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The big picture

We often get so involved in the day to day of our work that the “big picture” escapes us. It’s important to take a look at what is going on in your industry or profession. What are the trends? What are your competitors up to? What is Washington up to?

Biases at work

How do you see yourself in your career in terms of your skills and strengths? And how do others see you? What career track do you see yourself on? What do others see?

It’s important to know the gaps between your perception and that of others. The best way to find out is to ask for feedback from those you trust and who know you. Sometimes there are biases at work – yours and theirs, both for and against you.

Seeking feedback

Seek feedback from colleagues, peers, and others about how you are doing with tasks, projects, communication. This is because we often don’t see ourselves as others see us. And we tend to judge our performance more harshly than others might.

Actions and intentions

You can typically see someone’s actions, but not necessarily know their intentions. So if you are confused as to why someone is doing something, politely ask them what their intention is.

The importance of planning effective meetings

How you conduct meetings and yourself in them, can have a very big impact on your career. Your meetings may include your senior management, direct reports, colleagues and others, all of whom will react to your performance. So it is important to plan your meetings not only for success in the meeting itself, but to demonstrate your capabilities.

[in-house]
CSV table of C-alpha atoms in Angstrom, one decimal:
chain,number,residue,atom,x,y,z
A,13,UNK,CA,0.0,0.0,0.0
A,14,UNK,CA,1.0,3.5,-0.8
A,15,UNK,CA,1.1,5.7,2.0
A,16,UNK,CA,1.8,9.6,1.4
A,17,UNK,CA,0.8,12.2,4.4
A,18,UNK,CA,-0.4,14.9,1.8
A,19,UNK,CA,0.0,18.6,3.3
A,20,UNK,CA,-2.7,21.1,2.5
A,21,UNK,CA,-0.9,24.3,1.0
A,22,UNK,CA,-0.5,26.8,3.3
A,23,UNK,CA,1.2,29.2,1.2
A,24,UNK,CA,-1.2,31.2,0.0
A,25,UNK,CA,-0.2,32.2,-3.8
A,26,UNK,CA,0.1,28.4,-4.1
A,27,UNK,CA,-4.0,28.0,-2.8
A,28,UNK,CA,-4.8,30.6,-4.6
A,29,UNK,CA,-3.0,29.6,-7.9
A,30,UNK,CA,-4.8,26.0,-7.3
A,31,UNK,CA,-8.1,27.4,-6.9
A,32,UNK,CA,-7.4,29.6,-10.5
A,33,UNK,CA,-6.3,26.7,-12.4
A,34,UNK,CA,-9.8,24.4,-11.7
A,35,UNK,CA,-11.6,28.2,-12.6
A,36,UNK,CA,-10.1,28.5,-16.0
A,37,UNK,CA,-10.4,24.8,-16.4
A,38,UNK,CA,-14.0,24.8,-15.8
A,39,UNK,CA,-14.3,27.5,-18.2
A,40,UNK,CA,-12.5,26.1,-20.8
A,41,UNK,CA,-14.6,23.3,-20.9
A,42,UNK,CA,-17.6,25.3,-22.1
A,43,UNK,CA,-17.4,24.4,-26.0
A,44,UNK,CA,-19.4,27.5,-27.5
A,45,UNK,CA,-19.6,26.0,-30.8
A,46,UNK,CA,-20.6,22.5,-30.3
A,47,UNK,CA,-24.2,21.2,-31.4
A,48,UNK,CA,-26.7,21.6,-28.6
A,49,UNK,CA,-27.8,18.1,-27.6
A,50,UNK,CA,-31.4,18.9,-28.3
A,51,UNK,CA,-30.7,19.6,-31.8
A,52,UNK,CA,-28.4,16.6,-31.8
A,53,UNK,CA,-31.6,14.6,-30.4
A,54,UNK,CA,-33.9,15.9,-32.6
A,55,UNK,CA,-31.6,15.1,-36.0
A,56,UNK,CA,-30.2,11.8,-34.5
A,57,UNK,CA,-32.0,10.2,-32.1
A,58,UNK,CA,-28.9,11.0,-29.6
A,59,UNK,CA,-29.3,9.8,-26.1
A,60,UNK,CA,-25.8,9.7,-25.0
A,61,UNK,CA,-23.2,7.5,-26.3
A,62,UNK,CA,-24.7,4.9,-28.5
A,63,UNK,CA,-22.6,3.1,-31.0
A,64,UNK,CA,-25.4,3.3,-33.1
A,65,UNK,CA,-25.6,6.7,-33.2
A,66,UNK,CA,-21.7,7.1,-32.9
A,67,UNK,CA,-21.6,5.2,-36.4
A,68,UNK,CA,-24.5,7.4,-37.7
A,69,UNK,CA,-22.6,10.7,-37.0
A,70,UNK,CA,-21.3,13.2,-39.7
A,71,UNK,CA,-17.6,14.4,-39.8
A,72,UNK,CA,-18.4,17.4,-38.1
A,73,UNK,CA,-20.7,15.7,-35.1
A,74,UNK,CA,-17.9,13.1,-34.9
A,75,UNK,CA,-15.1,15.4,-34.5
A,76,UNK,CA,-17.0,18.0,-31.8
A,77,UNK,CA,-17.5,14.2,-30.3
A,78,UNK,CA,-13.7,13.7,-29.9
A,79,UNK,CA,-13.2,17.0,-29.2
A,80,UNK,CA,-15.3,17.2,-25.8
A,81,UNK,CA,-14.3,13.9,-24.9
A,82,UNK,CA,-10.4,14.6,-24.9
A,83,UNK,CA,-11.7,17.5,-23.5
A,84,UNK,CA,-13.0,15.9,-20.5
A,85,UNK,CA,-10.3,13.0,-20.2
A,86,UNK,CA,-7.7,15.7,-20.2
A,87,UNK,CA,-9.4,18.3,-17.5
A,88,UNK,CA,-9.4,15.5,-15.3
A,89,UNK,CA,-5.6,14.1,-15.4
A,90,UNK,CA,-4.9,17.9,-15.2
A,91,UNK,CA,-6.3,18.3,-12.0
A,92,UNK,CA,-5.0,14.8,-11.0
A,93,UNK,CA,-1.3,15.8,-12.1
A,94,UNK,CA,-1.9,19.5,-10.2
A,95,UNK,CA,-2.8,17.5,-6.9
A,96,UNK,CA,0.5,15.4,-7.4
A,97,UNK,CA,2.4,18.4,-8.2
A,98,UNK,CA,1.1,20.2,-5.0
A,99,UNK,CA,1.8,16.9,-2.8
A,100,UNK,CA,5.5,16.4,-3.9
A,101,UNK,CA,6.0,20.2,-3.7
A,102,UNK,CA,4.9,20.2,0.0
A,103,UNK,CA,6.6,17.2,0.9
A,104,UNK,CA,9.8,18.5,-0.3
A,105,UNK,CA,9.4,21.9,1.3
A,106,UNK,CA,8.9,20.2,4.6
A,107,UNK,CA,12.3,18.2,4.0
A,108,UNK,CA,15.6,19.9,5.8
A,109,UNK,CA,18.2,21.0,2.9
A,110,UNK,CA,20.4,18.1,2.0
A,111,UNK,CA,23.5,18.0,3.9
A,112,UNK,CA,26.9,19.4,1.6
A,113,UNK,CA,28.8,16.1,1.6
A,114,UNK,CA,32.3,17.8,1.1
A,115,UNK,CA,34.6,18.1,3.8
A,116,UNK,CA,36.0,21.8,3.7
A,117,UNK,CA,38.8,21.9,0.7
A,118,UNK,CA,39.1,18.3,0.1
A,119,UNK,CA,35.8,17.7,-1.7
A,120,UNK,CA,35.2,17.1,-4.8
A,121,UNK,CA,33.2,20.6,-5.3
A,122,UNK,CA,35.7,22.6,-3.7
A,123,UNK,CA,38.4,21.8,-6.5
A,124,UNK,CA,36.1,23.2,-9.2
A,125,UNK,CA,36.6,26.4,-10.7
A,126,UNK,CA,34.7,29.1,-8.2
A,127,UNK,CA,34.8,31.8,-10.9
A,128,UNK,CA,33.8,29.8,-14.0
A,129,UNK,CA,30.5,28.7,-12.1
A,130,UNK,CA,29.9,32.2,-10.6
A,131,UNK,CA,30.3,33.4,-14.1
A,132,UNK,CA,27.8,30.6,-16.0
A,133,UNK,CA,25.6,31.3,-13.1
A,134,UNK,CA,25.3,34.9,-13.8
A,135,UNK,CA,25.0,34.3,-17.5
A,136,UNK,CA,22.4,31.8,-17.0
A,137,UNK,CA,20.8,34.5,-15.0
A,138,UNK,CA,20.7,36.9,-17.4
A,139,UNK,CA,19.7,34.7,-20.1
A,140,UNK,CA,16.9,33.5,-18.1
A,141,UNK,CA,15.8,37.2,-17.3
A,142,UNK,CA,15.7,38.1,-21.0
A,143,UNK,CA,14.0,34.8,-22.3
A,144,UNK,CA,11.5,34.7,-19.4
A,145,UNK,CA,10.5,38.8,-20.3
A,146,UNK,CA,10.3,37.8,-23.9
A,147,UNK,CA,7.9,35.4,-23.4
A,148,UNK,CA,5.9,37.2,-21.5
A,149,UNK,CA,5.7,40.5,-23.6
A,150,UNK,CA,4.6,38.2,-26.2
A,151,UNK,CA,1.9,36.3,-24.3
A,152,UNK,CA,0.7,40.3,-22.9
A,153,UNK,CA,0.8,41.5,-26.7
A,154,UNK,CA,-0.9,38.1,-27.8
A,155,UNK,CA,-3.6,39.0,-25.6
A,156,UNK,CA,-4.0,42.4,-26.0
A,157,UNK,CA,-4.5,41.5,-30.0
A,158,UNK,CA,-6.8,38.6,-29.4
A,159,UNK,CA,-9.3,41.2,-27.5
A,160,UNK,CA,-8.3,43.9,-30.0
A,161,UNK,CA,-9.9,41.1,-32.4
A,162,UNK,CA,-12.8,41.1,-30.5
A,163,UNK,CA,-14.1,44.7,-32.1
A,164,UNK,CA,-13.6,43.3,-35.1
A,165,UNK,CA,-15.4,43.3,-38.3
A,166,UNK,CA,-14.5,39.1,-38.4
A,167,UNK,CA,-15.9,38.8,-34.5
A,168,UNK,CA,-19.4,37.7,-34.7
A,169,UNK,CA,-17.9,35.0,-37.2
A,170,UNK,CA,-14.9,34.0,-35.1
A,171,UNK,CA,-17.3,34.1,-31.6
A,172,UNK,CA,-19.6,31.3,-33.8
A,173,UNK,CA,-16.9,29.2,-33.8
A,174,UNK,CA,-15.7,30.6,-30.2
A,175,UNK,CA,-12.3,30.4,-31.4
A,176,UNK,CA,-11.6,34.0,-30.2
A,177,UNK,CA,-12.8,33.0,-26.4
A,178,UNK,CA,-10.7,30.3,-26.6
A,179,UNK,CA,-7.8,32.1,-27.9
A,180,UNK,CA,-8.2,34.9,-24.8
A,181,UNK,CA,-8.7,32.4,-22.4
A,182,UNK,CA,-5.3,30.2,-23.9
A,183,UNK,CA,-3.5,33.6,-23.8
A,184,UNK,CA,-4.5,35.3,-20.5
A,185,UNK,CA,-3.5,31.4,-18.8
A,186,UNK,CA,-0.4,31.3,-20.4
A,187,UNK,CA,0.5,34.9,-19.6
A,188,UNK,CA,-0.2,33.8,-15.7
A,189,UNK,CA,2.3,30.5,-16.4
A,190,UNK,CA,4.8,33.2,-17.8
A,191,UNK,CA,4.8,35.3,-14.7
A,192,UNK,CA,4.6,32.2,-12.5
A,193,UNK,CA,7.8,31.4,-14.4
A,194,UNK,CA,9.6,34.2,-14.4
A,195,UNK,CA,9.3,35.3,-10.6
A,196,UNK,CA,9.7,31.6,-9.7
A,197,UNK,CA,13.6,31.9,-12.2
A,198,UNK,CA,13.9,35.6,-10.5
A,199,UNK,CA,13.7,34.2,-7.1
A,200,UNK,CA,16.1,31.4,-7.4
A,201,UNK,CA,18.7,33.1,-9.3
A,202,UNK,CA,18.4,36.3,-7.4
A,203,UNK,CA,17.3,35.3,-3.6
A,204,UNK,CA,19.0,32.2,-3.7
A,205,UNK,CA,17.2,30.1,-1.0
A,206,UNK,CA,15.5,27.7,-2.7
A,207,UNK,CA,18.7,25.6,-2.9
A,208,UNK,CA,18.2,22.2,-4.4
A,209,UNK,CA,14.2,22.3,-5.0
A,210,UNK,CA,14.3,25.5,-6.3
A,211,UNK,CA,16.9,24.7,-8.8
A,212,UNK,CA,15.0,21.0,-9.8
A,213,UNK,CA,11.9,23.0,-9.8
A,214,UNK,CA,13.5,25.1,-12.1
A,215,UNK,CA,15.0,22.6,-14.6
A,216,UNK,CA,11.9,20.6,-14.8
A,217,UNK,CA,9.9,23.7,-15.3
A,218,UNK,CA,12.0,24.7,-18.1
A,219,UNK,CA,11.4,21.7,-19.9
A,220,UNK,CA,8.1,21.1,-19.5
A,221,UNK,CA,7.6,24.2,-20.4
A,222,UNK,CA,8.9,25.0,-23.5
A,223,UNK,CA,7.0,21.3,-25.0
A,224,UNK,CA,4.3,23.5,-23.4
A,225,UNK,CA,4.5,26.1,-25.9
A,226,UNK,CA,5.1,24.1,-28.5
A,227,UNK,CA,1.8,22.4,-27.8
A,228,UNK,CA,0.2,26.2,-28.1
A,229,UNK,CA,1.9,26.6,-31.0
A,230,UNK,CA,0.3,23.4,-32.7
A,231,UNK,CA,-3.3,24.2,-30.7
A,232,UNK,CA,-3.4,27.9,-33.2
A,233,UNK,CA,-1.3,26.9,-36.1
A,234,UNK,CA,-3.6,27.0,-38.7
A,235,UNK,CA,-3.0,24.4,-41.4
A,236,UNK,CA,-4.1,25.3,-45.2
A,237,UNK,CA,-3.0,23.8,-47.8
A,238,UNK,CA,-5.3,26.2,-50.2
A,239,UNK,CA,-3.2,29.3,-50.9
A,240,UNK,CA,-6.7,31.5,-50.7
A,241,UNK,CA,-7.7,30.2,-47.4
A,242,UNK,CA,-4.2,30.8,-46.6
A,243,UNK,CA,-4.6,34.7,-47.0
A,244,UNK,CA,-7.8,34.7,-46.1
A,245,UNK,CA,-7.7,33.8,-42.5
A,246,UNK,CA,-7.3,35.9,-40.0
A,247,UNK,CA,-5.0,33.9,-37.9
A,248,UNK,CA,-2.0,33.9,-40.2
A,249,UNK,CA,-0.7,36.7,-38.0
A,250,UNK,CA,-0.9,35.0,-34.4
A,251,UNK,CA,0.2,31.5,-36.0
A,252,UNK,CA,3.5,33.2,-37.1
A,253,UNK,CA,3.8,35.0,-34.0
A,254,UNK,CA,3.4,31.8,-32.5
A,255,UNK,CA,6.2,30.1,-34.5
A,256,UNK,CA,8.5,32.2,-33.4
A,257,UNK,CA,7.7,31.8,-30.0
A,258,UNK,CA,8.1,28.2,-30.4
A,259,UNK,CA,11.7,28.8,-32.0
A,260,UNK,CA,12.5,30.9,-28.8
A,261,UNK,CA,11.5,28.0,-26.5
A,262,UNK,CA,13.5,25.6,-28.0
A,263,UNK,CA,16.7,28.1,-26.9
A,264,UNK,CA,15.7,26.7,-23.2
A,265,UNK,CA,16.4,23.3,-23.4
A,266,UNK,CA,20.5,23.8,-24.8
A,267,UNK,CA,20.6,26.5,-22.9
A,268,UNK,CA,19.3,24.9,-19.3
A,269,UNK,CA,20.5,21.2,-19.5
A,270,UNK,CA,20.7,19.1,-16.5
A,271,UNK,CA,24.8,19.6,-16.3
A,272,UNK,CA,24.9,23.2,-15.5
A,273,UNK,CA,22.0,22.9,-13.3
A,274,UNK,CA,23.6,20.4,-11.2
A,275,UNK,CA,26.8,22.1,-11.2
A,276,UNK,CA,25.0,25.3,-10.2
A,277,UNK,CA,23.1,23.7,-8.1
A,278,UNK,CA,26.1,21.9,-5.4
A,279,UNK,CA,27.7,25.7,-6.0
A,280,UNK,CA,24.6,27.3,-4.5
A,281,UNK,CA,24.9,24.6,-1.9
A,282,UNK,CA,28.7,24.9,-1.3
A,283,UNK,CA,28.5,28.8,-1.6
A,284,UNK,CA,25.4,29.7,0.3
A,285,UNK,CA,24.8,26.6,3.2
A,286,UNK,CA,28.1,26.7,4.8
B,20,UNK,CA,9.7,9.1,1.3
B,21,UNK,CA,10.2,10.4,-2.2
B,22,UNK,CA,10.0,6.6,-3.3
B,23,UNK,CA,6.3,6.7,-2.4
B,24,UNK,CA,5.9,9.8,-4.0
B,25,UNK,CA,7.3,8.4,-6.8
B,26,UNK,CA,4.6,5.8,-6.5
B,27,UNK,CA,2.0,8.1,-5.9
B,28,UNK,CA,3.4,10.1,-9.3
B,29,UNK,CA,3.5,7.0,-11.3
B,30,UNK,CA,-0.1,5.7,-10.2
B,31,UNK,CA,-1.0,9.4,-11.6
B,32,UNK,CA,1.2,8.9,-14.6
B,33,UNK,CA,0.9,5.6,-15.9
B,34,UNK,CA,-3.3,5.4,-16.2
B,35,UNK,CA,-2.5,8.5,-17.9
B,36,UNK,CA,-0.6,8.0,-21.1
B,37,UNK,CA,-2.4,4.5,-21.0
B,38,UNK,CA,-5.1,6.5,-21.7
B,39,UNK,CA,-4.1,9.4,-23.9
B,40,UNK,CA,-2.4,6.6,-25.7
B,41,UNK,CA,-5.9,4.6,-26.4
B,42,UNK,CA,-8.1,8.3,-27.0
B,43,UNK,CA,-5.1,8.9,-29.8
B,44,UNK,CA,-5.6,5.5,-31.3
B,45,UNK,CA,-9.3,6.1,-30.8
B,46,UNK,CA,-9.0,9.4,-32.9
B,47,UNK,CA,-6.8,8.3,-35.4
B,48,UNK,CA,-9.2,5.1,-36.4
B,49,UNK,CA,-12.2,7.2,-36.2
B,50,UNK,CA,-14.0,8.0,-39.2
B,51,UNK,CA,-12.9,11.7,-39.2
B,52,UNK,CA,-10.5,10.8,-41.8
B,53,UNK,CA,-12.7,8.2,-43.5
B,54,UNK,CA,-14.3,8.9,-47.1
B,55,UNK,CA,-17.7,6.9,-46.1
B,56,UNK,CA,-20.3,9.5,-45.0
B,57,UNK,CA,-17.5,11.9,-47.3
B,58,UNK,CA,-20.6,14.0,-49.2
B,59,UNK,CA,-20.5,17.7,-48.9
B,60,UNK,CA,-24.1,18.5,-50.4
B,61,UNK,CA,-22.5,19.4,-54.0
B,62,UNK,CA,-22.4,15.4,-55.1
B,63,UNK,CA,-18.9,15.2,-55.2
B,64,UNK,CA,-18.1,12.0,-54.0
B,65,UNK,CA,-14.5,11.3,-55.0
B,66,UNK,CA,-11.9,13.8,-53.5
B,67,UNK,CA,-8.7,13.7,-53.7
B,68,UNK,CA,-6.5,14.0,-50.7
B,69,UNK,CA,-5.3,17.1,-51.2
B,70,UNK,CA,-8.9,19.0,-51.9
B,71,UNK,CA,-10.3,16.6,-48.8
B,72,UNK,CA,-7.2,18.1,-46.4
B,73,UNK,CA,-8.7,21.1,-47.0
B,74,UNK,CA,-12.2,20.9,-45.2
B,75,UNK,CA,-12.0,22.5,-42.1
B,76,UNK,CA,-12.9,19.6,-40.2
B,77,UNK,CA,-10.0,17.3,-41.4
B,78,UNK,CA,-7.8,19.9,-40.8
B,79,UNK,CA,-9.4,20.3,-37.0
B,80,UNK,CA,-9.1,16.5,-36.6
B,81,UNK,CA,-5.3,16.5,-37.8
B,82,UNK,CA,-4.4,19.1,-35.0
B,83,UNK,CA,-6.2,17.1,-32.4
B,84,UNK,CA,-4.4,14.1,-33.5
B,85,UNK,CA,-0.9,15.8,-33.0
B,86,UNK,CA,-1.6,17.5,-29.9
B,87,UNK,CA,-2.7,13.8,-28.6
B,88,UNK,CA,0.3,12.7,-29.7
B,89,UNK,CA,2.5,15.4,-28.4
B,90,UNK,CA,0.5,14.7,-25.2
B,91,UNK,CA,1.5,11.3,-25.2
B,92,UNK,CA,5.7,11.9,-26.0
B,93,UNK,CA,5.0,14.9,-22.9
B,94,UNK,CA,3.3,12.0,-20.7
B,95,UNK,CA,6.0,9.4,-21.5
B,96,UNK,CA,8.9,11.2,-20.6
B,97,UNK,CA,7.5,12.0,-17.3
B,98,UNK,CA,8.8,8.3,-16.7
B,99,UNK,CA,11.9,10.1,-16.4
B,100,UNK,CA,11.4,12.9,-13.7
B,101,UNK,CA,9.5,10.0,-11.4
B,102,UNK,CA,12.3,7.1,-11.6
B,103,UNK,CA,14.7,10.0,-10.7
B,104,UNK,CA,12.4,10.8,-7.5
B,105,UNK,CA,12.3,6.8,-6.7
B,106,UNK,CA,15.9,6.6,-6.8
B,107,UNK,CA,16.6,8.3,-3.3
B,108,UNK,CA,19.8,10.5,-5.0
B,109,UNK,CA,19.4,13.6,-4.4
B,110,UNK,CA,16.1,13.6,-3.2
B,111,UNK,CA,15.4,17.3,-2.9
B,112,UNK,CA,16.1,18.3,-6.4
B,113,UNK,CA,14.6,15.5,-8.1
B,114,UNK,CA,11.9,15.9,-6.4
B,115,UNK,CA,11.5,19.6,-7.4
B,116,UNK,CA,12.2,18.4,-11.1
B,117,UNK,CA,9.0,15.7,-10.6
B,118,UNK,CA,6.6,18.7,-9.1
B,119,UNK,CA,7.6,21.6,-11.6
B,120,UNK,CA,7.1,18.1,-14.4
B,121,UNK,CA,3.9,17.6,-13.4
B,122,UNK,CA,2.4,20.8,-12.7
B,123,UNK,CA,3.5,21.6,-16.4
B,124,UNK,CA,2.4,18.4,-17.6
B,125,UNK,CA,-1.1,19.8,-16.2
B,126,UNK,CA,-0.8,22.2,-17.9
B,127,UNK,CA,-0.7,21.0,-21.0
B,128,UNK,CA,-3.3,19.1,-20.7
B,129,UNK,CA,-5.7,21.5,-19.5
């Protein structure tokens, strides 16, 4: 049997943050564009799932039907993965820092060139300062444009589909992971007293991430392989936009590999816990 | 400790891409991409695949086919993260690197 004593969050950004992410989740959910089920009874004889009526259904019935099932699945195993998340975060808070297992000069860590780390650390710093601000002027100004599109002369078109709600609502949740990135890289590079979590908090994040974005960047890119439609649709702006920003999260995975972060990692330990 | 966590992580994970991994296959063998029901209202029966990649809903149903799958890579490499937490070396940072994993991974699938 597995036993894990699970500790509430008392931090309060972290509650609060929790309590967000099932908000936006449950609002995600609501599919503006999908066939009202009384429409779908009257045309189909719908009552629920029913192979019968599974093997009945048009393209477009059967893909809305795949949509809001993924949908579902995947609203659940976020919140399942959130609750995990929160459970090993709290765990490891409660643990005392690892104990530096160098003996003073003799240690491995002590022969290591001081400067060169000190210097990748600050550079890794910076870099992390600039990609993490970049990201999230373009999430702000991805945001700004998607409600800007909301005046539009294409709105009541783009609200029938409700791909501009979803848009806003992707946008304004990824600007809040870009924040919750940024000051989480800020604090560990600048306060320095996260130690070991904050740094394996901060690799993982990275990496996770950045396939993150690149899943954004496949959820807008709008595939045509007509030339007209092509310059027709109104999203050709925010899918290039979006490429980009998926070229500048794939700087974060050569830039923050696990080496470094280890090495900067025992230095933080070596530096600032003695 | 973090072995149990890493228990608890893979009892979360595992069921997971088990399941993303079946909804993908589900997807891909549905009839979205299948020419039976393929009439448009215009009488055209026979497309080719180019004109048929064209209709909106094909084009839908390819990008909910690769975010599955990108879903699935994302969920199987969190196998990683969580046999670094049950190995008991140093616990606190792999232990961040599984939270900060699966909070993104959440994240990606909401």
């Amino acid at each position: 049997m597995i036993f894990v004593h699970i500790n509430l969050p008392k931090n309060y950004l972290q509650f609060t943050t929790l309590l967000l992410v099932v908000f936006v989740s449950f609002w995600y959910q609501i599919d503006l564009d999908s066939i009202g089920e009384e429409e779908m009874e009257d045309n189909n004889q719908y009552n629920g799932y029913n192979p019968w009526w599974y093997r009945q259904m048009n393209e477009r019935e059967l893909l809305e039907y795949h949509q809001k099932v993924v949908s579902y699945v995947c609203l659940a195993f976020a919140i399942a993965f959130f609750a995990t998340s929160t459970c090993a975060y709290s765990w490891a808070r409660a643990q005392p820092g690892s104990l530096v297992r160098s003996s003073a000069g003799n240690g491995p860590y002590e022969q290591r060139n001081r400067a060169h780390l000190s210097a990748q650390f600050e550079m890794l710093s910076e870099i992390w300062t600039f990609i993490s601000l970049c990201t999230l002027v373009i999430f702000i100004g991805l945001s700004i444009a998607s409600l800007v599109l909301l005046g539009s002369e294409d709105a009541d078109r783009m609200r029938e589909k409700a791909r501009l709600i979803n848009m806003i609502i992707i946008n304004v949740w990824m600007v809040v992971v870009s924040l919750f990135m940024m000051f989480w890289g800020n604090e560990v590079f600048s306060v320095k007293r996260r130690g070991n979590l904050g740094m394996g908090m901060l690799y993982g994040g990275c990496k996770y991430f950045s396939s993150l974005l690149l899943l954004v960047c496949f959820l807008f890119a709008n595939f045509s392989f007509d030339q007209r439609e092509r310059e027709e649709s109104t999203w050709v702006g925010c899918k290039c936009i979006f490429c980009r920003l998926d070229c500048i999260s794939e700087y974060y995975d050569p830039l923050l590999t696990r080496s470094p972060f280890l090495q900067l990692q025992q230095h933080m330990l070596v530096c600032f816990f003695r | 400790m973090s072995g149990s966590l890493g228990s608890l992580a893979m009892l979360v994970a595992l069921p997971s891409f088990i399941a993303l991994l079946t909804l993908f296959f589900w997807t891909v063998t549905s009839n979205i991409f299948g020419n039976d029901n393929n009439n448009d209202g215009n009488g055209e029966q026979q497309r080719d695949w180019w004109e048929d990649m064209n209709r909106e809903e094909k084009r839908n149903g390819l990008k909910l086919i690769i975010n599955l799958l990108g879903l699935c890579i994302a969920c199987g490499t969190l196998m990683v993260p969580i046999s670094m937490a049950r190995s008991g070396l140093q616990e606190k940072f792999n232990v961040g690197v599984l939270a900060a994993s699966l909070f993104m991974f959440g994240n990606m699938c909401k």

Coaching your staff

If you have direct reports at your work, consider coaching them to achieve their best. You will gain as much as they do.

Increase your mental flexibility

To increase your mental flexibility, Margaret Moore suggests reading from different sources: for example WSJ and NYT, and watching different programs: CNN and Fox. This is not about changing your political leanings – it’s about giving your brain different types of information to process, and that promotes flexibility.

To demonstrate the effectiveness of this type of strategy, make a column with the word “No” repeated 10 times. Then make a column with the word “Yes” repeated 10 times. Read each one and pay attention to your internal responses. Many people notice a difference.

Motivating others

How do you motivate others? By tapping into their natural motivations. Make sure you understand what matters to the people you coach and that they get specific relevant information about their performance. Framing your discussions with the people that report directly to you in this way can have major results and you can then watch them develop and grow!

The never-ending to-do list

Many of my clients tell me that they have trouble finishing their to-do lists at work. If this is true for you, instead of trying to complete your list, try adding this to it: “Do not finish this list.” Let me know if this helps you in your day-to-day work.